The Chemical Safety Board (CSB) had released its final report on the Chevron Refinery Incident that occurred on August 6, 2012. (The final report can be found here.) Additionally, the CSB has issued some recommendations regarding how refineries should be regulated. (See the CSB press release) At issue is the process safety management (PSM) program and how it is managed. Today the CSB sees PSM as primarily reactive rather than a proactive adapted program.
PSM and other regulations such as the SARA Community Right to Know have been under a great deal of scrutiny of late due to incidents like this one and the one that occurred in West, TX. Yes, as responsible operators there is a duty to engineer processes to reduce risk to their employees and to the surrounding communities. In addition to upfront planning, i.e. designing in safety, responsible operators need to be reviewing current safety procedures and systems to minimize risks associated with existing processes and facilities.
Since the 1980's, there have been numerous regulations adopted in response to specific incidents as well as an attempt to prevent future incidents. Depending upon the specific industry, there have been voluntary standards implemented to reduce risk. Thus, over the past 30 years, there have been improvements in safety, safety culture, and in development of systems to minimize risk. This is a good thing.
Yet, we must be reminded of a few key points:
1) There are always unintended consequences associated with any regulation. While a regulation may sound good on paper - implementation may actually produce situations contrary to what was intended. (For example, when some of the first monitoring requirements were promulgated - there were situations where the installation of the equipment would have required some extremely hazardous operations. When these were recognized, there were changes that were made.) Additionally, regulation always adds a level of complexity to any process. This complexity may actually result in added risk.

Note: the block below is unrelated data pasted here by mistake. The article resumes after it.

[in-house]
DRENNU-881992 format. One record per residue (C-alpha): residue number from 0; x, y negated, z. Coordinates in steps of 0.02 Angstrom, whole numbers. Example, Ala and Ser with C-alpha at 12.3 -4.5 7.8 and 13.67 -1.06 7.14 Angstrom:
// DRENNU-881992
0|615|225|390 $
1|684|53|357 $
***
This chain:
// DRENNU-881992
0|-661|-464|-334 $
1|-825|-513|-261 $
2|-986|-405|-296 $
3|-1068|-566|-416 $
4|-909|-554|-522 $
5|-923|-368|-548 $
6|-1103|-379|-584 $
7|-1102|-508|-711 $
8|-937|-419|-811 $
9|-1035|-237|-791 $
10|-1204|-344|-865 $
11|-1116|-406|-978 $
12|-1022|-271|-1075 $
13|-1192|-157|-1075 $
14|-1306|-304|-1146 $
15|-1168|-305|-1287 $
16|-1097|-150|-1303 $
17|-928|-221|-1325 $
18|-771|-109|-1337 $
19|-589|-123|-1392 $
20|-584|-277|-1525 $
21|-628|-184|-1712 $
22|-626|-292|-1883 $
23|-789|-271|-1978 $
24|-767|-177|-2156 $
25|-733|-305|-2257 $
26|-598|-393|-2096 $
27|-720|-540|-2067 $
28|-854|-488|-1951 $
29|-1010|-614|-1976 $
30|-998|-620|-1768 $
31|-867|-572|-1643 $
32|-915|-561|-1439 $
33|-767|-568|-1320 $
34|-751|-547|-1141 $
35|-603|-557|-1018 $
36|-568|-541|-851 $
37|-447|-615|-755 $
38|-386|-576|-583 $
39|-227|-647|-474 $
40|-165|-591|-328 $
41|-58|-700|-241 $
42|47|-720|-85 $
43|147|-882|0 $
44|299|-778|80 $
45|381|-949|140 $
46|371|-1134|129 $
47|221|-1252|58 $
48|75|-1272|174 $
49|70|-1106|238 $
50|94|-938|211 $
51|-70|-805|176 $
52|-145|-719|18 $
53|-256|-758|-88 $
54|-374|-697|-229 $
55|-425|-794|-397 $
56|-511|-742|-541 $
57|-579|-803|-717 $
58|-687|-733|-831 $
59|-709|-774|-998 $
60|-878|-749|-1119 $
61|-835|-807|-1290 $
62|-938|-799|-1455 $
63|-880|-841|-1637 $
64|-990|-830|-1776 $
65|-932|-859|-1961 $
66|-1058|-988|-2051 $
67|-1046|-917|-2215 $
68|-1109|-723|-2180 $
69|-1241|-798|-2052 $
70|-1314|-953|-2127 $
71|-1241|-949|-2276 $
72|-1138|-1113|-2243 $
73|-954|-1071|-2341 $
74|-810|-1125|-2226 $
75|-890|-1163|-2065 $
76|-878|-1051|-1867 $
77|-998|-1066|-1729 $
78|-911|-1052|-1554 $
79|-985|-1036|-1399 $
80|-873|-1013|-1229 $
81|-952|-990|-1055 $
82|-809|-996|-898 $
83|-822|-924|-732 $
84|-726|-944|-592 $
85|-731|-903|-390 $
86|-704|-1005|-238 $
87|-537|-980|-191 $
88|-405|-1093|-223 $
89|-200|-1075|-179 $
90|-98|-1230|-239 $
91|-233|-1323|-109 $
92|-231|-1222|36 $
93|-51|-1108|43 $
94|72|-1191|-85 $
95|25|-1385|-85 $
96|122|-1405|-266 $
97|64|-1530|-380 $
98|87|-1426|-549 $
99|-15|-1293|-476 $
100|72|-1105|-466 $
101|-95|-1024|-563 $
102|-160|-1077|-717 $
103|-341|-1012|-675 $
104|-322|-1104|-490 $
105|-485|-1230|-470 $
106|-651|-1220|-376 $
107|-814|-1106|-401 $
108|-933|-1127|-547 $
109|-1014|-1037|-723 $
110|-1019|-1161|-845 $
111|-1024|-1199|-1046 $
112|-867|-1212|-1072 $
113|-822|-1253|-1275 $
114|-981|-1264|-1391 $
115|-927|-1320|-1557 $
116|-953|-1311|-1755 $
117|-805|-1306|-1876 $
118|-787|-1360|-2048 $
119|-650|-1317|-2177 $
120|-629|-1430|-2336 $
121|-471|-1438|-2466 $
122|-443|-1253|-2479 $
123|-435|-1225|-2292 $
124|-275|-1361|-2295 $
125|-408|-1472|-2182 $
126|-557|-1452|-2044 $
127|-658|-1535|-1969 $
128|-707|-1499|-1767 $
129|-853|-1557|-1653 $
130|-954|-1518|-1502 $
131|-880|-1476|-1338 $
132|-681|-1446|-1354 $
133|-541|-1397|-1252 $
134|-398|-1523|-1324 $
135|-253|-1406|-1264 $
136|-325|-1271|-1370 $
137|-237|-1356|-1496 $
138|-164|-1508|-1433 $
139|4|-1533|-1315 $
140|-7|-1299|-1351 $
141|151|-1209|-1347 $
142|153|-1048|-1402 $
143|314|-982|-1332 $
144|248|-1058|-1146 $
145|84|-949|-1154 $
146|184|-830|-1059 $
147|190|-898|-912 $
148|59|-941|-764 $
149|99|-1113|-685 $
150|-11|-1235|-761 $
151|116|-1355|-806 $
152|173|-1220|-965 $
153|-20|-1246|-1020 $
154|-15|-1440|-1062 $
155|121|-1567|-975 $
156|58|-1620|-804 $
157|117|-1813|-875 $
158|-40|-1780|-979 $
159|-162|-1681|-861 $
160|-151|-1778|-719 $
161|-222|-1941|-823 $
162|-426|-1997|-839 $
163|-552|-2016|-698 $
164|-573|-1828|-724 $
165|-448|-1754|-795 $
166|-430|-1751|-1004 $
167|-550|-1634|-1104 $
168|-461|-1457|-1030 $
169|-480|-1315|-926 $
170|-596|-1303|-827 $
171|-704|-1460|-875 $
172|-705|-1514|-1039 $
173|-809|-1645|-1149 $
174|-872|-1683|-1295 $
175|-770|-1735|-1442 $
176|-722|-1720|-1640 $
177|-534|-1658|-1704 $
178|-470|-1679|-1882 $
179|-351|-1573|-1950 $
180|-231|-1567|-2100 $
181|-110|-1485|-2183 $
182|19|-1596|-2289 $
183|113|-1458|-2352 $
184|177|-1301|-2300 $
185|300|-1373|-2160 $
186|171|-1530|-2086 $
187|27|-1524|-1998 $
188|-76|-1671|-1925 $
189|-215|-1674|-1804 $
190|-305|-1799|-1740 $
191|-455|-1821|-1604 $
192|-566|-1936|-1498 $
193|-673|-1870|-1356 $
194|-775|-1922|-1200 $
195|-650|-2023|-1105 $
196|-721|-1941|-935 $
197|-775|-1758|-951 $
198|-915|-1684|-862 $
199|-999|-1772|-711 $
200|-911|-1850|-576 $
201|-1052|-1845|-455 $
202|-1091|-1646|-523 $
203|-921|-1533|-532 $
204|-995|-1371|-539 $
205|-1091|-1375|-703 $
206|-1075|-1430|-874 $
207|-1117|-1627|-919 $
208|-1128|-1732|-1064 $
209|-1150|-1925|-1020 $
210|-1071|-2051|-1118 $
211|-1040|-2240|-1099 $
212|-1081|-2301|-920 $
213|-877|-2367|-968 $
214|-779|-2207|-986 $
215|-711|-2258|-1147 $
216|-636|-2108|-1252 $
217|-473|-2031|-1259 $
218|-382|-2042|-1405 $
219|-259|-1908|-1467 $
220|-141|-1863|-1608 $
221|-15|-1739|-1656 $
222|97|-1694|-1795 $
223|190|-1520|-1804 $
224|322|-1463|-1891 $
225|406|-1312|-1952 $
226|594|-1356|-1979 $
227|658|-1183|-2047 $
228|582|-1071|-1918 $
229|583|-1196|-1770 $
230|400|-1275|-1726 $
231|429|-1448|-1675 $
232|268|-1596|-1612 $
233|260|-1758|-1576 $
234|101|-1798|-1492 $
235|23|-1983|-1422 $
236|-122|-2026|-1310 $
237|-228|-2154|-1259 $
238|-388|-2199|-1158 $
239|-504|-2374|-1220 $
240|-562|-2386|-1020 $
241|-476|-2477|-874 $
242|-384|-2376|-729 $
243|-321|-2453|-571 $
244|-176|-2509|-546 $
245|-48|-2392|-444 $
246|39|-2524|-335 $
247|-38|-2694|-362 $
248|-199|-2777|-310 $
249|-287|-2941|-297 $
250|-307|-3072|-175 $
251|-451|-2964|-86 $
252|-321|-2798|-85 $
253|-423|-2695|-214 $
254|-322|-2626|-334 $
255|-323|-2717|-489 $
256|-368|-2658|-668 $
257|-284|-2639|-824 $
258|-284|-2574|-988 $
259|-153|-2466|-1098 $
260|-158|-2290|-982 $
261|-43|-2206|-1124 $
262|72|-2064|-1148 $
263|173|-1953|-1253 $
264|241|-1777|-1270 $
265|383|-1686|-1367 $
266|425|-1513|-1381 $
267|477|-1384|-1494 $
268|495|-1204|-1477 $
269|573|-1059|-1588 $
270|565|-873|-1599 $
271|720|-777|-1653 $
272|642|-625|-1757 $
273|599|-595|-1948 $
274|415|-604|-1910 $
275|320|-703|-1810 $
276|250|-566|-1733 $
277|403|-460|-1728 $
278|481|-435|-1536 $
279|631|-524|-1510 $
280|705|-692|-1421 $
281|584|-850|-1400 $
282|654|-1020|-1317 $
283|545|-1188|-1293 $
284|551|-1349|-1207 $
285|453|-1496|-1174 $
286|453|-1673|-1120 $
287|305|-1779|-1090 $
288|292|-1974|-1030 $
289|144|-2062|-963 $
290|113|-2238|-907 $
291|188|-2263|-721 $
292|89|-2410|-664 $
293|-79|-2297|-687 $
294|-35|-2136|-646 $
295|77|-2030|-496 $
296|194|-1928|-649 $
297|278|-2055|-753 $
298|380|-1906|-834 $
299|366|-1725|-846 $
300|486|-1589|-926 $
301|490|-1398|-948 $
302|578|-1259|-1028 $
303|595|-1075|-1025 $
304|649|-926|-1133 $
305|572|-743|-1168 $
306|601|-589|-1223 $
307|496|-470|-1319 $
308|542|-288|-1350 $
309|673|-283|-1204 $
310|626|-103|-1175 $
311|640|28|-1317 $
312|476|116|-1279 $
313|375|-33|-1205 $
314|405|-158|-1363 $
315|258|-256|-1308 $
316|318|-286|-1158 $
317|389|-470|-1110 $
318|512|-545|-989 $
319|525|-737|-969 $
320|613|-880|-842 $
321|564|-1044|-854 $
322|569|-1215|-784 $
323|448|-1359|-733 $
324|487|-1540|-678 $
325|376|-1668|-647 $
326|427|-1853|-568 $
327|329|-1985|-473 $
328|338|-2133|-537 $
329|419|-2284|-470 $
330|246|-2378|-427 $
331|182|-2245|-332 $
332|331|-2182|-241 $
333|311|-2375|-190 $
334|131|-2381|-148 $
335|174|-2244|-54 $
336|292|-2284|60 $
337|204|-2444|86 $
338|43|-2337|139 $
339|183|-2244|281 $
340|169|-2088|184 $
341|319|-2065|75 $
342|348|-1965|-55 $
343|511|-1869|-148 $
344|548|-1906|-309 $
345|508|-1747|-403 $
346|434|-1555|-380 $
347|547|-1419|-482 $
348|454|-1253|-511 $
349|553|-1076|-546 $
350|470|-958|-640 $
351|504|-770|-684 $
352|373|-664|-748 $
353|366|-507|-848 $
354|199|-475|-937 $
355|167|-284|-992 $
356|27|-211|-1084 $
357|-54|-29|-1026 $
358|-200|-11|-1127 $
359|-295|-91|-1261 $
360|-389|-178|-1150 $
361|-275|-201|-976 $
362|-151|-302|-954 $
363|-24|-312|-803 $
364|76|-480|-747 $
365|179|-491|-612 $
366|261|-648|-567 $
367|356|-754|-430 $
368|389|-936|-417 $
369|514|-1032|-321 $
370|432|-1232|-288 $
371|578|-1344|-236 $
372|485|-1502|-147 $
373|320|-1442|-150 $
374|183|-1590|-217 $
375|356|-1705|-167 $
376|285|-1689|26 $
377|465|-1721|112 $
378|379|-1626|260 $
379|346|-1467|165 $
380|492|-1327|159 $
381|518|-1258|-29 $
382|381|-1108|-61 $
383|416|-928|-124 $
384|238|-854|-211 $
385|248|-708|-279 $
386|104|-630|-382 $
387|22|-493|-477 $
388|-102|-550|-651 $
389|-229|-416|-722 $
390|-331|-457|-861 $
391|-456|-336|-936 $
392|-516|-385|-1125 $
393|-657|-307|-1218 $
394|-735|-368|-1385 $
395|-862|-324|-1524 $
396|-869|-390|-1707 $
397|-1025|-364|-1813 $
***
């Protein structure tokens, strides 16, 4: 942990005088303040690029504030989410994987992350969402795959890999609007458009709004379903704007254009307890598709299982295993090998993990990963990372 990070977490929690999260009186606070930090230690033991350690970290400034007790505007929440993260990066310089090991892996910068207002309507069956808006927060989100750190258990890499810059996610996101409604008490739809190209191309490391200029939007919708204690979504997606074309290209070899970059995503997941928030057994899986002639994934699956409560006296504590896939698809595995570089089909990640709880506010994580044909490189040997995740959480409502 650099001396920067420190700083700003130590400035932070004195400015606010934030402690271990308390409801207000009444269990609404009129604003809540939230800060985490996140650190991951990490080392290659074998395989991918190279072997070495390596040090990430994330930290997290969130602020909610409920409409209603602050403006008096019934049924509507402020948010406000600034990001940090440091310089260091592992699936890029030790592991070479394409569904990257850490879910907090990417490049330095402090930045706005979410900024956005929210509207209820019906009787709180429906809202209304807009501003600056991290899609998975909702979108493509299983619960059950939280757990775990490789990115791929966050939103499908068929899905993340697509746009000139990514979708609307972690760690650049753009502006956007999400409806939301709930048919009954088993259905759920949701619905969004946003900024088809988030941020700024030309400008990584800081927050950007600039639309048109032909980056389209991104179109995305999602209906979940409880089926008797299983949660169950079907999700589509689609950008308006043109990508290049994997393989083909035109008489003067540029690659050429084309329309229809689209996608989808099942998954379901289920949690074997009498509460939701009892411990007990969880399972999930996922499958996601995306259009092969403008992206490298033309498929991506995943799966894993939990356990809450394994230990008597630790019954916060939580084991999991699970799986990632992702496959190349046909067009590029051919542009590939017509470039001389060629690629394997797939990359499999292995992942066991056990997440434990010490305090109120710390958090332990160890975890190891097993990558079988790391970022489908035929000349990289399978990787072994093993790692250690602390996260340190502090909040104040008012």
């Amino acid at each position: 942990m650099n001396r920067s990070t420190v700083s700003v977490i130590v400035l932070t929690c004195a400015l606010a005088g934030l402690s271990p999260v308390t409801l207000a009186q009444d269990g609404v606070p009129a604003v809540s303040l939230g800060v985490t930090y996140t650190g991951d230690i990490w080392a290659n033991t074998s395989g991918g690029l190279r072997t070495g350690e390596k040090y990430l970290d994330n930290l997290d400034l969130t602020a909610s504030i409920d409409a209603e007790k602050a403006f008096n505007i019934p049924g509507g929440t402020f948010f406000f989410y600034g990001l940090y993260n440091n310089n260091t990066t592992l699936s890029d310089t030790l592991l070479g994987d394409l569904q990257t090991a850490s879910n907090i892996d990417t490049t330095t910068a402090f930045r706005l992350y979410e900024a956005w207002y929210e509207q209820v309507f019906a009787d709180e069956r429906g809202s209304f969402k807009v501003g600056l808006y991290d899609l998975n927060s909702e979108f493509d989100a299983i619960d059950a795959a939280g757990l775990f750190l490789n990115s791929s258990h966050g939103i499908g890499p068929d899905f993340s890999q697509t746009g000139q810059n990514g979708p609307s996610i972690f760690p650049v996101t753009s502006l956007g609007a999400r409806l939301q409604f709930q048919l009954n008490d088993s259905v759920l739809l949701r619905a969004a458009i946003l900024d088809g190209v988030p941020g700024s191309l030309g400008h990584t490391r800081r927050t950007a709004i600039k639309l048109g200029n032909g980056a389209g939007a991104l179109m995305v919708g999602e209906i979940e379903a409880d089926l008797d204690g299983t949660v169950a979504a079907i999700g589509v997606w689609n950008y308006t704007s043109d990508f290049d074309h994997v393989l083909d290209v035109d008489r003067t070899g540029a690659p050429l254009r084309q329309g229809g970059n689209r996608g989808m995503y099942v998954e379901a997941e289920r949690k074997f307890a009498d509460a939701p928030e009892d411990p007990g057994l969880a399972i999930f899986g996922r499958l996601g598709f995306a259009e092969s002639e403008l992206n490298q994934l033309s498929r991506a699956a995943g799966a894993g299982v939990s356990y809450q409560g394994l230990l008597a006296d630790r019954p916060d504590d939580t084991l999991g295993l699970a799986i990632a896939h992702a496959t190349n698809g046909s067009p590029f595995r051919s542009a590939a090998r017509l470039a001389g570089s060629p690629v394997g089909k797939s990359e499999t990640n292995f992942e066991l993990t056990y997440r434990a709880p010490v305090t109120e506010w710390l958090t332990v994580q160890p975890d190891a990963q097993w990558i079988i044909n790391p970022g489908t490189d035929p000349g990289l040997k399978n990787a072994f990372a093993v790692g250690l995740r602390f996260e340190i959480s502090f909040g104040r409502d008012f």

2) There is not as much sharing between industries as there could be. For example, there are numerous facilities that do not fall under PSM. This does not mean that these facilities or industries should not look at some of the principles that being implemented. Similarly, PSM may not be the ultimate solution for large facilities. Sharing of near misses, inspections, and audit findings can be of benefit; yet because of how the media and our litigious society reacts sharing of key findings may not be as widely distributed as they could be.
3) Common sense needs to return to both the industries and the public. Why, for example, have green belts around facilities been challenged? Why would individuals be willing to have trucks carrying hazardous materials routinely be transported through population centers, yet try to block pipelines or rail options? There is a huge disconnect in the understanding of risk.
We as environmental and safety professionals need to be aware of a multitude of aspects associated with the particular operations, cultural aspects (internal company, plant specific, and community), advances in both technology and procedures, and the changes regulatory environment. We have to be aware and communicate.